Recently, I had the pleasure of representing Girl Scouts at the Society of Women Engineers National Conference. During the conference, a topic that kept coming up among parents, educators, and other girl-supporters was the question of how to keep elementary-aged girls who were already engaged in science and engineering to continue these pursuits as they get older.
Here at Girl Scouts River Valleys, we know that there are unfortunately many subtle (and not-so-subtle) messages that can discourage girls from exploring topics in STEM that interest them. That’s why a supportive parent or troop leader can make a huge difference in their continued engagement in topics they care about. Read on for my top tips for keeping girls interested and engaged in STEM, especially after third grade.
Keep it Hands-on
As girls get older, the hands-on engagement with science may shrink depending on their school environment. It is very common for early elementary science to be filled with experiments and exploration, but that can diminish as students get older and concepts become more theoretical. This can cause a dip in overall interest in STEM topics—because we know from research about girls that they learn best through hands-on experiences!
Luckily, Girl Scouts provides a great framework and lots of resources to keep doing hands-on STEM experiences as girls get older. You can work toward one of the new STEM badges or Journeys in the Volunteer Toolkit, which comes with meeting plans to make it easy for you and the girls to lead. You can also attend council events and get access to exclusive Girl Scout opportunities with great experiential learning, while meeting new girls from all over Minnesota, Wisconsin, and Iowa!
Connect Girls with Female Role Models
You can’t be what you can’t see! Girls can lose interest in STEM quickly if they are only seeing male scientists in media, news, and even classes in school. Luckily there are lots of great resources to connect girls with role models who look like them and know what it’s like to grow up as a girl.
You can learn about role models online through SciGirls. Each Role Model profile features a different type of STEM professional—including some you may not have thought of like bicycle engineer, carpenter, and octopus trainer (Who knew?).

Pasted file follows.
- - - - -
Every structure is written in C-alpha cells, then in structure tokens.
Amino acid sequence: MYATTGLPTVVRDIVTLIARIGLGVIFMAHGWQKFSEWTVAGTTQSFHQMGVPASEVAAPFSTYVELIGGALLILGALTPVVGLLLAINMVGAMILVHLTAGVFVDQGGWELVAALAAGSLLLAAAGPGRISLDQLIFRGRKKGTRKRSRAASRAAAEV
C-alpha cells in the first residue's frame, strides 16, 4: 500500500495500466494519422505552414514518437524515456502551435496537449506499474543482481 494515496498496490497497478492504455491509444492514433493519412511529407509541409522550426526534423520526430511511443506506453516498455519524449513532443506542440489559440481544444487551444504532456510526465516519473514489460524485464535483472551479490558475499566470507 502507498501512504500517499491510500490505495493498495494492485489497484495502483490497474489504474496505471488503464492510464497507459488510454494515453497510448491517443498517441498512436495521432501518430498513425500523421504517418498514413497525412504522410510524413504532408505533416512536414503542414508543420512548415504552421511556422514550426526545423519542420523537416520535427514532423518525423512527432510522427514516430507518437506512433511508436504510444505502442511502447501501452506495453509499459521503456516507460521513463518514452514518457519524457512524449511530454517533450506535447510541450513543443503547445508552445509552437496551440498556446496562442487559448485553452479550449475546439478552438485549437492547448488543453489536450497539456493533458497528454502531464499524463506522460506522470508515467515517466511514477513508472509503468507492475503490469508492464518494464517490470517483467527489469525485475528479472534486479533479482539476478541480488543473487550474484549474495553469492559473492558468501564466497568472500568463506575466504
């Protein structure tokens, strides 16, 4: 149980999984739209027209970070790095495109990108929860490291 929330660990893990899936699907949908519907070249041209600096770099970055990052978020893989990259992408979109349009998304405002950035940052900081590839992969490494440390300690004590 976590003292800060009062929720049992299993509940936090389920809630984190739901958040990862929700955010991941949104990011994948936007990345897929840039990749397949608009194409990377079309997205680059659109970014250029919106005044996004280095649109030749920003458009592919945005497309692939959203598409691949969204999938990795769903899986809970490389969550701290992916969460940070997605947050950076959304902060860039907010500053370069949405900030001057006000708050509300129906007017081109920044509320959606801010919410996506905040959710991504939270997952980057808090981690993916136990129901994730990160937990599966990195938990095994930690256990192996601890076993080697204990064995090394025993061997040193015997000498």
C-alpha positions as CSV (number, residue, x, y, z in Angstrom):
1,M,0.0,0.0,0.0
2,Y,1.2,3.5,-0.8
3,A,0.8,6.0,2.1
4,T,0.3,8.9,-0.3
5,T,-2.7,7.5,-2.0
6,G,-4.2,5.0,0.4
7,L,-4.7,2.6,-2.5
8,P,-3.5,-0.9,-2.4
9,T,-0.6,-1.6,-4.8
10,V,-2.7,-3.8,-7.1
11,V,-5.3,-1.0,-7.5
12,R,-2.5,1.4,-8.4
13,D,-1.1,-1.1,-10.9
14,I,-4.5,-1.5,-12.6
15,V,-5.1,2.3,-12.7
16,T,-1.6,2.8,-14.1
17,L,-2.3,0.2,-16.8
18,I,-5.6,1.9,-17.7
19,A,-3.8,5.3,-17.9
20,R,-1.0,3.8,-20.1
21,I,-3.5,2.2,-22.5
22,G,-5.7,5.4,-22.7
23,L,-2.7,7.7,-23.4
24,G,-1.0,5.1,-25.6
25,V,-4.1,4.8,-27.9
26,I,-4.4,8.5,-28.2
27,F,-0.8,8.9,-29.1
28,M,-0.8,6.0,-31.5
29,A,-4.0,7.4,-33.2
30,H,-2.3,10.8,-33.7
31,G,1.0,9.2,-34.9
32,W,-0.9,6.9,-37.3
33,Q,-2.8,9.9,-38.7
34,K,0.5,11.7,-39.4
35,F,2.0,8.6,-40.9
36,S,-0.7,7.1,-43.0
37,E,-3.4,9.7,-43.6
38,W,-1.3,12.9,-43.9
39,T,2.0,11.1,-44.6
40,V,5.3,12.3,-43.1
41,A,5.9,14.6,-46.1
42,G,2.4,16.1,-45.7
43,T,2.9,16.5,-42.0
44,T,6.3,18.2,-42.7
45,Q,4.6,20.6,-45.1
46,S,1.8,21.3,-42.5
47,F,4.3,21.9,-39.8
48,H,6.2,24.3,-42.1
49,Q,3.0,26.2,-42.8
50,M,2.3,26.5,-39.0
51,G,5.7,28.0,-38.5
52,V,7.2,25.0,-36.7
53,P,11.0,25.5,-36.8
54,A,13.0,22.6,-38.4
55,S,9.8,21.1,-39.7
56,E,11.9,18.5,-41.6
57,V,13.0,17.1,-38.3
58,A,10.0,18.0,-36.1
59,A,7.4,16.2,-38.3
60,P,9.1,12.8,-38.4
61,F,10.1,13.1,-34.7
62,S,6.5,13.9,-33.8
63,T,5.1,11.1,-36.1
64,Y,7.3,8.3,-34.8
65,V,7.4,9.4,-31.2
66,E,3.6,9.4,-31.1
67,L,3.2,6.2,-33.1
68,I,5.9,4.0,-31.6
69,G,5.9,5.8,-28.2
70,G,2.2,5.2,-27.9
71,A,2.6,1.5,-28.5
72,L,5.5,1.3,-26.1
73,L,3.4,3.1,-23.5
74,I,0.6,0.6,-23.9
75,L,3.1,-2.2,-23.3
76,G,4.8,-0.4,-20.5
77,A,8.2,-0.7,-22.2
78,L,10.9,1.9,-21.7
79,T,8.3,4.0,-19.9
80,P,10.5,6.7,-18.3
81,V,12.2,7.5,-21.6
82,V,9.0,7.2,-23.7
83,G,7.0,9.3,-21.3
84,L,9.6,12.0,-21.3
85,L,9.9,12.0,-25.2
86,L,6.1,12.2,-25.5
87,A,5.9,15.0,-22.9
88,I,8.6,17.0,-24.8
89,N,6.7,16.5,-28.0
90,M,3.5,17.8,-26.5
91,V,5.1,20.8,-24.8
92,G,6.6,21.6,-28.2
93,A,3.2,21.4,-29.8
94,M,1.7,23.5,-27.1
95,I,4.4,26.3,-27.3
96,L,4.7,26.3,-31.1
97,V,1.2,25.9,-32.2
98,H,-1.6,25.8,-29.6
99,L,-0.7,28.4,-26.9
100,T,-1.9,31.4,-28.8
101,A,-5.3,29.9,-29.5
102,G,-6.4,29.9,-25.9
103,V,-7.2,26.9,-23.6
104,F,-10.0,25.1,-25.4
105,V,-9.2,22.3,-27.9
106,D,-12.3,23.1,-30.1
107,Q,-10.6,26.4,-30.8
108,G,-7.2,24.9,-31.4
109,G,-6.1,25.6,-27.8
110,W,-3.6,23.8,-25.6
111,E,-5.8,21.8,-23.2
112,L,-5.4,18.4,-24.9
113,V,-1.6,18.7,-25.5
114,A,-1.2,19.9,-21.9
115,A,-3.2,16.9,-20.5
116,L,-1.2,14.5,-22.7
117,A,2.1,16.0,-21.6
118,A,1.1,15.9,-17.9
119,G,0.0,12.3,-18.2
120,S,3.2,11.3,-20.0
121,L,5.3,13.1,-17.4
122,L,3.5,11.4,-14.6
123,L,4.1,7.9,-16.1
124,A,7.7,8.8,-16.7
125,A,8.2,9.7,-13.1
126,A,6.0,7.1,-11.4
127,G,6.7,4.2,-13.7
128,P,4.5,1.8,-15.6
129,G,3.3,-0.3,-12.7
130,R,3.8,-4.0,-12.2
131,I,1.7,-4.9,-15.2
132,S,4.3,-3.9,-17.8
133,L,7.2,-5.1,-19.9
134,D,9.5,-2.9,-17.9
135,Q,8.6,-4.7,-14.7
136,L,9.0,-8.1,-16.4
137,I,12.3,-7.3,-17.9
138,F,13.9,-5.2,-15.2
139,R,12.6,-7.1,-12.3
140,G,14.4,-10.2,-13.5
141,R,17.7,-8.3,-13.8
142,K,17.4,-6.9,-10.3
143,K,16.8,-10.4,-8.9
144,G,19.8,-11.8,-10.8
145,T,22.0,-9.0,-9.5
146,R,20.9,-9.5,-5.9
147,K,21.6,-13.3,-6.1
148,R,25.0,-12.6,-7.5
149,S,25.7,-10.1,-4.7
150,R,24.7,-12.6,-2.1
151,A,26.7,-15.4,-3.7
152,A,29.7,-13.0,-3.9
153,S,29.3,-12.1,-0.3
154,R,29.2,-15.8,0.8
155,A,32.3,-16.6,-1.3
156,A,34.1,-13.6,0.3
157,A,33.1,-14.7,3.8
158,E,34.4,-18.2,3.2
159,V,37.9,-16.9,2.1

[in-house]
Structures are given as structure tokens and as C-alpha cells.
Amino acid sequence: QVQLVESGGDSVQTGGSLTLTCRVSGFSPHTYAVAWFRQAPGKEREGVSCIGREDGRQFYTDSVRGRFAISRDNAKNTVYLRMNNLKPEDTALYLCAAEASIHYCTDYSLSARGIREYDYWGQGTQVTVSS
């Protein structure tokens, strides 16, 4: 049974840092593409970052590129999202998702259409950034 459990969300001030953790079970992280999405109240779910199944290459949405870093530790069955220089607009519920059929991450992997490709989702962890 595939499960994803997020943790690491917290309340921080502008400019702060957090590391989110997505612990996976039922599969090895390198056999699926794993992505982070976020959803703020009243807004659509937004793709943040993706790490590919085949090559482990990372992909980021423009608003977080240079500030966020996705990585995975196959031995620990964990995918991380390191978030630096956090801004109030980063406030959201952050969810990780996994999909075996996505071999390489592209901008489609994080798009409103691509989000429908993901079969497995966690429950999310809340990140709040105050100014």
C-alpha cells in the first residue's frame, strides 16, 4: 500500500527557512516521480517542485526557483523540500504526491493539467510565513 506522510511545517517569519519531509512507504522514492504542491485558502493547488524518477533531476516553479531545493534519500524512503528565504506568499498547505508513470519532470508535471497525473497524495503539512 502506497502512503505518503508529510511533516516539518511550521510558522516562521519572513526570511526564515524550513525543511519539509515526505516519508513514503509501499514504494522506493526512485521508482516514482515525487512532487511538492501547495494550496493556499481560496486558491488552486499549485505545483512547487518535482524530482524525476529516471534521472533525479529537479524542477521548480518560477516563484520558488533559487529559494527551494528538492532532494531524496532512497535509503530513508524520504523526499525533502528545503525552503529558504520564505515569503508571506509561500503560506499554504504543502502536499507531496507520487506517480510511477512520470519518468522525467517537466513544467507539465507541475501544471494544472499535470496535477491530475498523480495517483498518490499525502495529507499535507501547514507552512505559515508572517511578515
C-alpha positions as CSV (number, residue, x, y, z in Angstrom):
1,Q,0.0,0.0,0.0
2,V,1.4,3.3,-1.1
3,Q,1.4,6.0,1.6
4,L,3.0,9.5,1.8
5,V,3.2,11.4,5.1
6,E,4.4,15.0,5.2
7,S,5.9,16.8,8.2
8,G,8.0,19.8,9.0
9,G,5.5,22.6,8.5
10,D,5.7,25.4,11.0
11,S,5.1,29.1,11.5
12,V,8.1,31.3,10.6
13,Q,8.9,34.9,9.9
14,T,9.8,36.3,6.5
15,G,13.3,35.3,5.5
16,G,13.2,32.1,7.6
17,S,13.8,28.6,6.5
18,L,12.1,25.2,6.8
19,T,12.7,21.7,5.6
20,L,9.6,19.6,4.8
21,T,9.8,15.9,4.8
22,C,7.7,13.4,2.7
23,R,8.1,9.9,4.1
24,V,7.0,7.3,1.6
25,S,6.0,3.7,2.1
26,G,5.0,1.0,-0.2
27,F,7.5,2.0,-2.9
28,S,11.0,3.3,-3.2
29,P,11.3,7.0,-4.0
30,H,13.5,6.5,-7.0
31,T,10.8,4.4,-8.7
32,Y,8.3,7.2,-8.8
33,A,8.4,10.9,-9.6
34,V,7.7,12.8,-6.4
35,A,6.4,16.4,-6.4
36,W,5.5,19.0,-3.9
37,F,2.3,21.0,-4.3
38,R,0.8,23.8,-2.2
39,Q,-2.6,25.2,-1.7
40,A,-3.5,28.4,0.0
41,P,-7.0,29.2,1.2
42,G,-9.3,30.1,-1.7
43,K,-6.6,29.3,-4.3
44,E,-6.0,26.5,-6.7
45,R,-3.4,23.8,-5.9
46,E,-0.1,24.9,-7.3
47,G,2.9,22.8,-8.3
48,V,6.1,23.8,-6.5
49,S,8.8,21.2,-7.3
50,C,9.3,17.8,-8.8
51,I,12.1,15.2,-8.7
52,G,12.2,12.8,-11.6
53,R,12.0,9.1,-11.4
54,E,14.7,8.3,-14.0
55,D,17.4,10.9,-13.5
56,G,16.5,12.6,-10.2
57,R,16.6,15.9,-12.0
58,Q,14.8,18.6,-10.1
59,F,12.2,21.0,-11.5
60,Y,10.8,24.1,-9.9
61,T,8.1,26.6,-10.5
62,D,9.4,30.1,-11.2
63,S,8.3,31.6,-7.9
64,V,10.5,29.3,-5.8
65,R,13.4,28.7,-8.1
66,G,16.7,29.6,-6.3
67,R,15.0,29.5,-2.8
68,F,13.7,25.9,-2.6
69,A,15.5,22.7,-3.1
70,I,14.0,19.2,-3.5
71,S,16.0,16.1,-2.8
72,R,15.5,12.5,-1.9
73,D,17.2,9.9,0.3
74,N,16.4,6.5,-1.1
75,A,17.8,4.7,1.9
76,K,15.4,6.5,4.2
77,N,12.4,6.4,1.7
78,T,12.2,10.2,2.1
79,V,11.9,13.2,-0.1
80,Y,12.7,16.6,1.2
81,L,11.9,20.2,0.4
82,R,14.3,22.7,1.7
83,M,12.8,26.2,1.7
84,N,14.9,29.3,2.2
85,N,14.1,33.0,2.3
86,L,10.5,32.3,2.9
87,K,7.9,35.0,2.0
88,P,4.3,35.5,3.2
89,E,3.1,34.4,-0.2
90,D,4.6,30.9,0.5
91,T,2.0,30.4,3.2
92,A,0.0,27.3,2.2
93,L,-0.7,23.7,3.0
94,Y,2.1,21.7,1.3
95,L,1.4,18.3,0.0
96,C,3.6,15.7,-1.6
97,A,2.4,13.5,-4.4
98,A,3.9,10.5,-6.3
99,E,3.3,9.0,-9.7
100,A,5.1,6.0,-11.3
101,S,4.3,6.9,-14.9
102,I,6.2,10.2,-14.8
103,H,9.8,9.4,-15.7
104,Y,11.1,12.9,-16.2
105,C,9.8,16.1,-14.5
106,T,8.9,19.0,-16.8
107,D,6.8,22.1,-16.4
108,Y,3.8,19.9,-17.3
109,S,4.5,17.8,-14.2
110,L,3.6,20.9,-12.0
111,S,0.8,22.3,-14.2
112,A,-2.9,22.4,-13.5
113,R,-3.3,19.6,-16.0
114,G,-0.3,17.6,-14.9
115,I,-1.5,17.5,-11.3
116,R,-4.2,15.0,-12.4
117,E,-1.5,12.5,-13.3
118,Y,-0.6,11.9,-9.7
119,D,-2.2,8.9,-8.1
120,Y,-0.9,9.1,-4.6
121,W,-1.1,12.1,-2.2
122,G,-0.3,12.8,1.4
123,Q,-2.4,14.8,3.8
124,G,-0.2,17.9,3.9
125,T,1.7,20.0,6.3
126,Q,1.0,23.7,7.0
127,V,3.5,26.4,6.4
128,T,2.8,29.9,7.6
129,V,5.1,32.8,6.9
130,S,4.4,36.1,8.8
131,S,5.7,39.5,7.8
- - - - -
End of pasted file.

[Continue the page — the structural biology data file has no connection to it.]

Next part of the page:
You can also attend council events for STEM, which often feature women in science. They may be architects, engineers, programmers, or nuclear scientists!
Connect Their Current Interests with Science and Technology
Girls (and troop leaders) have a lot of interests that they might not even realize are connected to science, engineering, or technology. For example, many girls I’ve met through Girl Scouts are interested in cooking. While cooking is all about chemical reactions, you can even take it past kitchen science and into the lab. (E.g., Did you know that when a company decides to make a new chip flavor, they have a team of chemical engineers that work together to create the “dust” that makes your chips taste like BBQ, sour cream and onion, or dill pickles?)
Many girls also love to use apps or play games on phones and tablets. This is connected to computer science and programming. You can build on girls’ interest by asking, “If you could design an app for your phone, what would you create?” This simply shifts the conversation from consumption to production and help girls realize that they could be the ones who create the apps and games of the future.
Dispel Myths About STEM Careers
There is, unfortunately, a lot of misinformation about what working in science, technology, or engineering fields is like. Because of historical narratives and media tropes, many girls may feel alienated by STEM careers because they think they need to be a super genius who works alone in their basement, coding all day without seeing the sun. This stereotype is not true! There’s no need to be a singular super-genius, because scientists, engineers, and programmers always work in teams. Working in these fields involves a lot of creativity, and often means creating solutions to make people’s lives better and the world a better place.
There are plenty of good reasons to keep girl’s interest in STEM high as they get older. We know from our research at Girl Scouts that girls who are interested in STEM do better in school, try more new things, and persist more easily through failure. So even if she doesn’t choose a science or technology career later in life, her experiences in STEM as a girl will set her up for success—and help her have a ton of fun with her troop!
Hannah Gilbert – Hannah is the STEM Program Coordinator and Summer Camp Director of Camp Lakamaga at Girl Scouts River Valleys. She also co-leads a troop of passionate, hilarious Girl Scout Juniors. Hannah has a degree in anthropology and environmental studies from New College of Florida. She’s worked in youth development continuously since high school and has spent over five summers at one camp or another. Her favorite activities to do with girls are open-ended, messy, and collaborative! Hannah lives in Minneapolis with her husband and their six-pound rescue dog. She loves to play video games and go hiking. She’s also a big movie fan—Hannah and her husband watch at least two movies a week!